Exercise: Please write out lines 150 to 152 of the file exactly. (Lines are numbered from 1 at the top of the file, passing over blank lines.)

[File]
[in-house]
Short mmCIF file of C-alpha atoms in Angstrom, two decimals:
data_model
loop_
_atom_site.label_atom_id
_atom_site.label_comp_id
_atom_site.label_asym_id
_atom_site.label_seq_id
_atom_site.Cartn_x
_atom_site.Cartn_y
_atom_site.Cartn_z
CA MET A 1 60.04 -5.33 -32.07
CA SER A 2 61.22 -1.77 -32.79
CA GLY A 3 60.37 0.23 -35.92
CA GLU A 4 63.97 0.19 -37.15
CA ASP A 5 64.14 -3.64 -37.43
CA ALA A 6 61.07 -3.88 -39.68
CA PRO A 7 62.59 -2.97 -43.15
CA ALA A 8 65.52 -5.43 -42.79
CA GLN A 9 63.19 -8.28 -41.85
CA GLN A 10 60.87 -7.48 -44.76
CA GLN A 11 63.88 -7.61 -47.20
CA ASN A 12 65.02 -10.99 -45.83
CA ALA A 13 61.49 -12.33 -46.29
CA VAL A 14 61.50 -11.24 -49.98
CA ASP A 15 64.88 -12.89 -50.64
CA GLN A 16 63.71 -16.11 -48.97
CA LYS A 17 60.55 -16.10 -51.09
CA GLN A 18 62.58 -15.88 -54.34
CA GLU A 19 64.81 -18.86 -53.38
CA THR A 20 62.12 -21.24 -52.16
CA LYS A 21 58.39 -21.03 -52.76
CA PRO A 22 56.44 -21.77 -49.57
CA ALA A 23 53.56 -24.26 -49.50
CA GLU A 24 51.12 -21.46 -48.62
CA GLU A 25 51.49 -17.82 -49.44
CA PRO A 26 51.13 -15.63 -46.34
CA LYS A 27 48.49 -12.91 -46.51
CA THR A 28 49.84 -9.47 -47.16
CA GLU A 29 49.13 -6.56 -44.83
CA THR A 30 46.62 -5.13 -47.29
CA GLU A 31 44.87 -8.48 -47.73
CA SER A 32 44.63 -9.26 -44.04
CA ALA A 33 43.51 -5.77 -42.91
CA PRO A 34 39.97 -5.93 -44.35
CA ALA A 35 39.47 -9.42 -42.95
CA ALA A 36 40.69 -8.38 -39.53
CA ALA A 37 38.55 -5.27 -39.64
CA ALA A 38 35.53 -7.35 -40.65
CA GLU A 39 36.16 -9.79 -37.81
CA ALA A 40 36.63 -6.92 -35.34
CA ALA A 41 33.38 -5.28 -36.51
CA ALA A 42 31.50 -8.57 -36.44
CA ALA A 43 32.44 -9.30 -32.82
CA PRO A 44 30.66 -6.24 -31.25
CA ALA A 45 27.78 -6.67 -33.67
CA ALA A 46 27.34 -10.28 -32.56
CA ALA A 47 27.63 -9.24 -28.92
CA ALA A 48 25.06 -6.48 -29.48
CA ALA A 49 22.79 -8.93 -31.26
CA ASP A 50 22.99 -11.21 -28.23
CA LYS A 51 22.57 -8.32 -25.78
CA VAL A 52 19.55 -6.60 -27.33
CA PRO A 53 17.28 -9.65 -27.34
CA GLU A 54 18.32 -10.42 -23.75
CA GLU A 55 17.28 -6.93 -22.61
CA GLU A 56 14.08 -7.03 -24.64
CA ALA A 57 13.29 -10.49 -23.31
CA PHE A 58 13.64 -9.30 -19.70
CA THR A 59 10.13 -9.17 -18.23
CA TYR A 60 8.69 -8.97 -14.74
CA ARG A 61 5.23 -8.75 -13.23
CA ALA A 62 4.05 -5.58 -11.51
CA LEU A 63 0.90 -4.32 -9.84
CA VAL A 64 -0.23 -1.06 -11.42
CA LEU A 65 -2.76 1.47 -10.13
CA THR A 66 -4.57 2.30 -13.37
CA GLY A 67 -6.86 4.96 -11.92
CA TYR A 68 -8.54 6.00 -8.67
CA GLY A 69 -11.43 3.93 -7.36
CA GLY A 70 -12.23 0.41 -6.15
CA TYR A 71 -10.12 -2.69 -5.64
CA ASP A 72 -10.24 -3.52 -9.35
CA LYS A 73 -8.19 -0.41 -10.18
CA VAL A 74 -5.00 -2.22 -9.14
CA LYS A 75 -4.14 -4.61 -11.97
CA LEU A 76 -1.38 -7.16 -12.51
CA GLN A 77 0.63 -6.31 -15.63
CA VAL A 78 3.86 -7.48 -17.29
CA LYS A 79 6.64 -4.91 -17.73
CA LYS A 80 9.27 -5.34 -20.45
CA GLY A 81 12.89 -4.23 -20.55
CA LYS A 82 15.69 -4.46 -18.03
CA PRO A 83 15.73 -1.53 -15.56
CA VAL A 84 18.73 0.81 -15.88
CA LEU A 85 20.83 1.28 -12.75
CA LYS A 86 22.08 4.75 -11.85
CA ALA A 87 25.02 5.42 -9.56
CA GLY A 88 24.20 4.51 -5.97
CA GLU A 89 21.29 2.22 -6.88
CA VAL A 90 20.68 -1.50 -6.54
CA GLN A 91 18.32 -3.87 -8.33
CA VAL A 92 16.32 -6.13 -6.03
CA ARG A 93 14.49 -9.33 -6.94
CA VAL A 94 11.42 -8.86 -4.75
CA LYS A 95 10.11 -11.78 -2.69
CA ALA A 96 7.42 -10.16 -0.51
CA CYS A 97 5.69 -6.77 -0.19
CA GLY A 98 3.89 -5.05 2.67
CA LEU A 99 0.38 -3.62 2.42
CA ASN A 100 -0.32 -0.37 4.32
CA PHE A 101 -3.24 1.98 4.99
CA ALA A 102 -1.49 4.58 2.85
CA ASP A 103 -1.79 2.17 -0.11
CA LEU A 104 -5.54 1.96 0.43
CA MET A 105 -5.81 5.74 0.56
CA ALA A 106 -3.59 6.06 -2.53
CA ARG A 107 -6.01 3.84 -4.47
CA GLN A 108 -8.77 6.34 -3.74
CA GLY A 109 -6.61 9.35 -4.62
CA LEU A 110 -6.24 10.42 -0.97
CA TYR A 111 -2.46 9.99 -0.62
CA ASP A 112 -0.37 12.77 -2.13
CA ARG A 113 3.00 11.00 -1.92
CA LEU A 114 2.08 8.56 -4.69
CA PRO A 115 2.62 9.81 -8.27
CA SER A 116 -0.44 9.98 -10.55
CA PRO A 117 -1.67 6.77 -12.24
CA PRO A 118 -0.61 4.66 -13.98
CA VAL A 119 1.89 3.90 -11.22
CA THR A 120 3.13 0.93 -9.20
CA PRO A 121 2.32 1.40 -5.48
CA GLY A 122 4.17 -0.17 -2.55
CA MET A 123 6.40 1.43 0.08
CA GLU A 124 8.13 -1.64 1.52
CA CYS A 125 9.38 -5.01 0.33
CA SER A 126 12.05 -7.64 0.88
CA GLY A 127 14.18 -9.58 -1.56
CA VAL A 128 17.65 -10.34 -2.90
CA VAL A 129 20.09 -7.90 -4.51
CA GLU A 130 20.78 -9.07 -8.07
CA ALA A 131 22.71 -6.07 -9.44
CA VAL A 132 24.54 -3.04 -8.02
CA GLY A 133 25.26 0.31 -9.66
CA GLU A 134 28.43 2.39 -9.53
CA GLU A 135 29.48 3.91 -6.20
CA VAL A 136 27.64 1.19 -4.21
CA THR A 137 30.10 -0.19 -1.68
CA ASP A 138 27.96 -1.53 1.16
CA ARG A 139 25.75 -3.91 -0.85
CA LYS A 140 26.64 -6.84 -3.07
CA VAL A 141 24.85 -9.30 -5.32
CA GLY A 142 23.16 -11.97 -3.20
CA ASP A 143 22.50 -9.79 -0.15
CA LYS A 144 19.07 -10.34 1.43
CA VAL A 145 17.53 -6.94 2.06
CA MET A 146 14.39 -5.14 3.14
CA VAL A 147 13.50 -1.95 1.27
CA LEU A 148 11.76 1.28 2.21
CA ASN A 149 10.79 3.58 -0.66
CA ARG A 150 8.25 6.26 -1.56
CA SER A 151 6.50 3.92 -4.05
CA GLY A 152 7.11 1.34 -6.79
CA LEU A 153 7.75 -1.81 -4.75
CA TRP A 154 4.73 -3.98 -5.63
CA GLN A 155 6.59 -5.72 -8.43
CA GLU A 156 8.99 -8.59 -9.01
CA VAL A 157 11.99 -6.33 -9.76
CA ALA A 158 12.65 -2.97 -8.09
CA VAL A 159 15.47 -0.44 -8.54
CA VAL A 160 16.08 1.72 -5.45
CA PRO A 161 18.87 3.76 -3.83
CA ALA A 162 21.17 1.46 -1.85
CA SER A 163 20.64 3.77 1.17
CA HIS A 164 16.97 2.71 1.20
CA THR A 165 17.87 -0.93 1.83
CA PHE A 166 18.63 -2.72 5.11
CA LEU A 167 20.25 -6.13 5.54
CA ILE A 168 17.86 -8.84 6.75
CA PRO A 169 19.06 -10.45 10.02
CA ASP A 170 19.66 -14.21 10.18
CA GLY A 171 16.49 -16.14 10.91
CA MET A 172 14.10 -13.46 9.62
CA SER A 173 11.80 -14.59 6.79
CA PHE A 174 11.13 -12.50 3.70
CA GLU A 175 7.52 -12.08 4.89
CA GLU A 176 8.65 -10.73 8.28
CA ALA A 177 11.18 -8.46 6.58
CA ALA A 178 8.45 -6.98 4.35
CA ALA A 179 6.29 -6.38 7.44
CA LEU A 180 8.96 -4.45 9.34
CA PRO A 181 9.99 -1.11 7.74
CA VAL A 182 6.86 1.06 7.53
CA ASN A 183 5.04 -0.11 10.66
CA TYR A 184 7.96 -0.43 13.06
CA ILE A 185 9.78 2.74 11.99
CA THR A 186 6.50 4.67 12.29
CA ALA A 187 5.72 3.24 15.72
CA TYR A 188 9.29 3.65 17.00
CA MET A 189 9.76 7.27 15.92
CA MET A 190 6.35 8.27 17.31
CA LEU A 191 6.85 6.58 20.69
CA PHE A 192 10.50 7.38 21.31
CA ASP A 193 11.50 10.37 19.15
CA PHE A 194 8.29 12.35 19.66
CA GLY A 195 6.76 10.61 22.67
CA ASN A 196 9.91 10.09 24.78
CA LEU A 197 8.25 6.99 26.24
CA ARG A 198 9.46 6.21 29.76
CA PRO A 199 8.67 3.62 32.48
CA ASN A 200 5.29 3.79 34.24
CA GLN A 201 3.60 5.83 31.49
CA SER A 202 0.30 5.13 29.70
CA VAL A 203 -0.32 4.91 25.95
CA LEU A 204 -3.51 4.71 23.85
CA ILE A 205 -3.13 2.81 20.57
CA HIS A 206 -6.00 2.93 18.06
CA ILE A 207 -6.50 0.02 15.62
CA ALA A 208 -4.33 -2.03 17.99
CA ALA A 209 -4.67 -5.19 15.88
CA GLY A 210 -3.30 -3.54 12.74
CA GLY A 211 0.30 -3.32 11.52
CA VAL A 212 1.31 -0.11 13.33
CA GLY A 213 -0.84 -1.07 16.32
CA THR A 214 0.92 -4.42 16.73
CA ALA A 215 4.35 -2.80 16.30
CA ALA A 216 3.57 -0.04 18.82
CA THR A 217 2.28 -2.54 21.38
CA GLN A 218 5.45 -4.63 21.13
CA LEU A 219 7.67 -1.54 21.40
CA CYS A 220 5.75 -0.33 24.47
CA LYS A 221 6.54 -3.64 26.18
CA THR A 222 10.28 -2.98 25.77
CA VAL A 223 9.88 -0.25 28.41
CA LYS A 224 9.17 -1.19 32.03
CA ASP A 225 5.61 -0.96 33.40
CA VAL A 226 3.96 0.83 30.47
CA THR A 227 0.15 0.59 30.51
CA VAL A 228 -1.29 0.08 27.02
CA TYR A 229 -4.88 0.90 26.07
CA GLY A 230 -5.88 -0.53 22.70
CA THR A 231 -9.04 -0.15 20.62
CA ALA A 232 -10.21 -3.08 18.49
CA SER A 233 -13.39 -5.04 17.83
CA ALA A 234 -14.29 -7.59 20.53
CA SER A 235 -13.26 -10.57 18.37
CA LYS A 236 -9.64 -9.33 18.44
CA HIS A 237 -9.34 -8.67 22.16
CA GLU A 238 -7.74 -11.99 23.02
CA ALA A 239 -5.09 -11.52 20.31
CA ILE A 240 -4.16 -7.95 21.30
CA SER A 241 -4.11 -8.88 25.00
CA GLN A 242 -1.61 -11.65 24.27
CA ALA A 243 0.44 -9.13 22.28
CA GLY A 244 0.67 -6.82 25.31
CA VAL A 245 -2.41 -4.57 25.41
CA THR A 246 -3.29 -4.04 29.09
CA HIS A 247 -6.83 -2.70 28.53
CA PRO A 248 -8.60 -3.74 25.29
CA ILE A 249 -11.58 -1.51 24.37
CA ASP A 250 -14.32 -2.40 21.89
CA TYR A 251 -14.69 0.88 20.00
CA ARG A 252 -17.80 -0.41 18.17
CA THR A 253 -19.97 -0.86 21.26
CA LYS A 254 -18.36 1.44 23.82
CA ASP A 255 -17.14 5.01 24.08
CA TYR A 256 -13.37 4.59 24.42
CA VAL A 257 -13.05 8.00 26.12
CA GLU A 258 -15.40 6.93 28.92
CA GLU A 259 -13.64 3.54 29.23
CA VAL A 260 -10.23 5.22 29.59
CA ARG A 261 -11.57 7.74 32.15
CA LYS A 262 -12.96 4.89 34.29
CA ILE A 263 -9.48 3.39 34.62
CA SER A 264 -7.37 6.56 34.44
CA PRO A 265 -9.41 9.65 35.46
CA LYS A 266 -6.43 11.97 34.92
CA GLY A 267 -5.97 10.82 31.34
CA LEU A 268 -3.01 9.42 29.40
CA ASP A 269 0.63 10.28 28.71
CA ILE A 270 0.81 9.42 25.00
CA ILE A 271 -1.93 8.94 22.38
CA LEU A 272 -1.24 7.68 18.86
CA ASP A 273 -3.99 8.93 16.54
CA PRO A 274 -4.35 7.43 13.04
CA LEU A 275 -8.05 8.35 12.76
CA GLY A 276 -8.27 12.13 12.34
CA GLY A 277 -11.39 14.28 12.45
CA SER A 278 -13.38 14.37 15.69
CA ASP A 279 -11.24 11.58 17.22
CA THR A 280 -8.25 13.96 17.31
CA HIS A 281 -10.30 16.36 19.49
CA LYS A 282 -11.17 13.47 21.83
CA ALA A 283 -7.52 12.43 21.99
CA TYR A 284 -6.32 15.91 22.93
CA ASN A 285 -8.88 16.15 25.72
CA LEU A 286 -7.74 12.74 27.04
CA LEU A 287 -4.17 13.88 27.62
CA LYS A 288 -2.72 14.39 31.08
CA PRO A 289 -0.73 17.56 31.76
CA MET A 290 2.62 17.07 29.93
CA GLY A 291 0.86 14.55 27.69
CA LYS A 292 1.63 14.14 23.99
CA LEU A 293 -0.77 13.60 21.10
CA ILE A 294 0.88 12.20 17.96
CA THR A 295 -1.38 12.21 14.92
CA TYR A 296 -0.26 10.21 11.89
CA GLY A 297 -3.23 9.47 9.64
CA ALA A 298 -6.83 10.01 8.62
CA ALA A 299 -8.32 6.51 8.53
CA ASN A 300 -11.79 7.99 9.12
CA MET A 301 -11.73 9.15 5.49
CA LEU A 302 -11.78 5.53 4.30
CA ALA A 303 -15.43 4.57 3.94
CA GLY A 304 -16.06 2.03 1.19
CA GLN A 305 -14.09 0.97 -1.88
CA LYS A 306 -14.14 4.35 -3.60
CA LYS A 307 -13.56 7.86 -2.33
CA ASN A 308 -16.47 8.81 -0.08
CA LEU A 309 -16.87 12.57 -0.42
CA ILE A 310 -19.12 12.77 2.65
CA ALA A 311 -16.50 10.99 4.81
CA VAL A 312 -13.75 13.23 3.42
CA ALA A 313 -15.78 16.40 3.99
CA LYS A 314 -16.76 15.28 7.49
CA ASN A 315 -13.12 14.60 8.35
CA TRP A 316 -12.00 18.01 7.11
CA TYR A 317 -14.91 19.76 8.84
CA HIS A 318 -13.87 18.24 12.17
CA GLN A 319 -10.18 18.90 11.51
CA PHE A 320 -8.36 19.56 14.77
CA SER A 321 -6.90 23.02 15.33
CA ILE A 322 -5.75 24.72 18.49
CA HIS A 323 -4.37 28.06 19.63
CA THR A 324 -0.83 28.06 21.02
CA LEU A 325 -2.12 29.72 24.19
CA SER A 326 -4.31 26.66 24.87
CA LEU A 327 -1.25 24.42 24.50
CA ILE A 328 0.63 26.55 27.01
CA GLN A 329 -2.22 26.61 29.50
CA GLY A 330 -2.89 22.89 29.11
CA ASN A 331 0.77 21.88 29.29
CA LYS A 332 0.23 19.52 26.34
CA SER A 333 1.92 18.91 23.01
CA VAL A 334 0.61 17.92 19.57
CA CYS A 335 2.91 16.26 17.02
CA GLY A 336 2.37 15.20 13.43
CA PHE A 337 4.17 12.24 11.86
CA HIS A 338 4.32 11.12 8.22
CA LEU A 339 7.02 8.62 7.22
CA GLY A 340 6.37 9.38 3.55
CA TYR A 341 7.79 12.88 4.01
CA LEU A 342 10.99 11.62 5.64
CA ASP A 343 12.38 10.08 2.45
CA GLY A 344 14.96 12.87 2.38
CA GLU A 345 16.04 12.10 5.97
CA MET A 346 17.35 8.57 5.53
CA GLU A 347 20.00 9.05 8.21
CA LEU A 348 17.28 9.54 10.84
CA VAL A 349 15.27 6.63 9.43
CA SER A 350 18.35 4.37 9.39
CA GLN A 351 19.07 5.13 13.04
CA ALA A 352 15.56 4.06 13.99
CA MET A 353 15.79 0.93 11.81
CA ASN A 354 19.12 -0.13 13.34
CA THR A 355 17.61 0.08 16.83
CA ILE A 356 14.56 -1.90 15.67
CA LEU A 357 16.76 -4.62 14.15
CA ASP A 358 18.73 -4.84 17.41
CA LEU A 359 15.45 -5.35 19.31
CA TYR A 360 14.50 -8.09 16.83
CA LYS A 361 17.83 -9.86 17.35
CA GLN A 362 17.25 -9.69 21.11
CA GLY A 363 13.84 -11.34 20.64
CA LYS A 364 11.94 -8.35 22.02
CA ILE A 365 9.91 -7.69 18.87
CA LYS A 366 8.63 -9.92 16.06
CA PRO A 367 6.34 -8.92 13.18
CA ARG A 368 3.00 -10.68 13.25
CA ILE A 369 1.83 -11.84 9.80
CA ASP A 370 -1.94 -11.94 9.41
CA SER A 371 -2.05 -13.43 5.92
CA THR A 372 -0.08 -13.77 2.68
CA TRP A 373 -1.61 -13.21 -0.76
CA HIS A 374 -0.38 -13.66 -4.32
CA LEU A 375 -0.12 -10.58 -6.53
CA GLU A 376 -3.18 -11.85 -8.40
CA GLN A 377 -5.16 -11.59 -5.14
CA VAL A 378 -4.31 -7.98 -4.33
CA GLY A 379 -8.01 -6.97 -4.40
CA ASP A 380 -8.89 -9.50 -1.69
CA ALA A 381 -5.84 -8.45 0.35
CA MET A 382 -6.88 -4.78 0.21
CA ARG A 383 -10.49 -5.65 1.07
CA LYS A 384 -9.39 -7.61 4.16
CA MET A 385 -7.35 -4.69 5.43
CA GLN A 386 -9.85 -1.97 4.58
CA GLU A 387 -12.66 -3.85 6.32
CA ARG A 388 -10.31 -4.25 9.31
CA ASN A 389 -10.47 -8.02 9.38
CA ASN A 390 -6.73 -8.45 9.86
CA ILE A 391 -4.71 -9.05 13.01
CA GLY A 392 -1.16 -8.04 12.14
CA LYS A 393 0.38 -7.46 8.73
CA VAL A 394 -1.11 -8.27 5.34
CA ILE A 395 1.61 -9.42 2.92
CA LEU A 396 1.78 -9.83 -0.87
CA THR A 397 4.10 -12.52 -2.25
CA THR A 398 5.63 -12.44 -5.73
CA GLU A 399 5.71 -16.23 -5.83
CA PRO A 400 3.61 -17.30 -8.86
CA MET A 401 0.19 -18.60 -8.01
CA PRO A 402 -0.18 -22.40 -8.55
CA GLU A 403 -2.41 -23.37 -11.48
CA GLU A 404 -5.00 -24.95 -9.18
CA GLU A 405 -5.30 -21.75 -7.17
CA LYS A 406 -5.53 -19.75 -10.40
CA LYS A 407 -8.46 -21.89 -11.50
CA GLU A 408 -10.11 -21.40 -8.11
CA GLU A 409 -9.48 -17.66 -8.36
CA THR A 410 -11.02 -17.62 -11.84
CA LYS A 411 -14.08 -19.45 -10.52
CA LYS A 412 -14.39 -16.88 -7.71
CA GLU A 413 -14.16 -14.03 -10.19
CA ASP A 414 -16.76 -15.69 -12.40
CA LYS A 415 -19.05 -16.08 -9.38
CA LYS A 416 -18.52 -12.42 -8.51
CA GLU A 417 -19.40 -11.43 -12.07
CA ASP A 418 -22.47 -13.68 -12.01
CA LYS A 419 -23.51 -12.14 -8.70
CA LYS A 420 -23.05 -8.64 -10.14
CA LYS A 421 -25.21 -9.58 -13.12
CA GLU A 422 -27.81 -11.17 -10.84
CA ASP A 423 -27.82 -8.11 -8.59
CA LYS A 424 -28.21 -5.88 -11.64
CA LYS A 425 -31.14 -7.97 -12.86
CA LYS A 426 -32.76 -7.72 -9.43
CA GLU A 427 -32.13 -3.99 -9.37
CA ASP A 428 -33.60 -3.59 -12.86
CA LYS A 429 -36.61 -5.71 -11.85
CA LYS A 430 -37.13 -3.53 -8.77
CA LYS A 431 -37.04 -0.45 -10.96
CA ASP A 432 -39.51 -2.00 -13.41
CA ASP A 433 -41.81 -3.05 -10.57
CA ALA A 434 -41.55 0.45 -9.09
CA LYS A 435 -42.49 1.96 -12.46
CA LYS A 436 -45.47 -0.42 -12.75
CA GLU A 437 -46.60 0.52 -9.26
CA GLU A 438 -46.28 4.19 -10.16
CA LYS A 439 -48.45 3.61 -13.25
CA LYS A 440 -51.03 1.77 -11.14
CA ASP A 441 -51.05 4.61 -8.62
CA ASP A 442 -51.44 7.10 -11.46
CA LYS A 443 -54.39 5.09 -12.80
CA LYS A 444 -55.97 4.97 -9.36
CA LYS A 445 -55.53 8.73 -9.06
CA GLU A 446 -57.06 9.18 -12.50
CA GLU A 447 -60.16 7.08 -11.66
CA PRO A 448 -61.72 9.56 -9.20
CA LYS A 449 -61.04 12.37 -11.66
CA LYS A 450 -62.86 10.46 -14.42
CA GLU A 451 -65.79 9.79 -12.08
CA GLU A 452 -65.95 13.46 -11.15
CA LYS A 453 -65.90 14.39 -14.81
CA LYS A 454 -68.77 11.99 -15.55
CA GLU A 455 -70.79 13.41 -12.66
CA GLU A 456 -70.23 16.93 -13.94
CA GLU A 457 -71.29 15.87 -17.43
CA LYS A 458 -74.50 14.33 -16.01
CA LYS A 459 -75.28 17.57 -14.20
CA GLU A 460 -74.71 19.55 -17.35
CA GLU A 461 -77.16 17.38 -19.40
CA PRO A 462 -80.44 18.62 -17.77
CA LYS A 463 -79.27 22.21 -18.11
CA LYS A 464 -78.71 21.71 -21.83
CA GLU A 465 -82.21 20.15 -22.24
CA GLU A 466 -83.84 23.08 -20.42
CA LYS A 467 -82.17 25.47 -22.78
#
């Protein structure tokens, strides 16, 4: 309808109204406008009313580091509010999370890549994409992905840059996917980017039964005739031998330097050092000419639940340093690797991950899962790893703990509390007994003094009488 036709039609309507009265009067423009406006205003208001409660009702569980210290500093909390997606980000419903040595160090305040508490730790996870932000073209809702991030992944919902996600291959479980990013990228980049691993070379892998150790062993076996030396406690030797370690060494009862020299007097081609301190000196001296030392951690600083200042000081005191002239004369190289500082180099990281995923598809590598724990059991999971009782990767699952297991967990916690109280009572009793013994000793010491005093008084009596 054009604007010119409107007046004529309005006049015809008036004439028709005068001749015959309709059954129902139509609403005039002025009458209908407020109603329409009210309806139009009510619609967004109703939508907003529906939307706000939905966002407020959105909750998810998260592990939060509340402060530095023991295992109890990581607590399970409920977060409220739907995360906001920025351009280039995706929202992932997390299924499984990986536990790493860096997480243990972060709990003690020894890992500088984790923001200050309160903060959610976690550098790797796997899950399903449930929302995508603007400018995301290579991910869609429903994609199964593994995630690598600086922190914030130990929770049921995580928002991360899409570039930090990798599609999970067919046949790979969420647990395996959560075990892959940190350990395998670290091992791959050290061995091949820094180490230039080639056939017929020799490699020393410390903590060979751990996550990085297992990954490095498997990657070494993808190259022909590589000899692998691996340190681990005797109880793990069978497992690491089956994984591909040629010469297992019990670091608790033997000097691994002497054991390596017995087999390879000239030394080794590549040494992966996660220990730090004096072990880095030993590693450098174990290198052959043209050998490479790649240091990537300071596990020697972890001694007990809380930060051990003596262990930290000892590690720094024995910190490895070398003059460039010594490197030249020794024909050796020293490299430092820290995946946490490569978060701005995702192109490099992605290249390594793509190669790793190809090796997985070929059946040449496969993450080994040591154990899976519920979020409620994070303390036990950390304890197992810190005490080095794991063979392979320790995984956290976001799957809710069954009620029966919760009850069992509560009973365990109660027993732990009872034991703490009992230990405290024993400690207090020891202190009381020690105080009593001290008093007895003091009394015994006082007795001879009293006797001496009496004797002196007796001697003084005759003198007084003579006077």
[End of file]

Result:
CA ARG A 139 25.75 -3.91 -0.85
CA LYS A 140 26.64 -6.84 -3.07
CA VAL A 141 24.85 -9.30 -5.32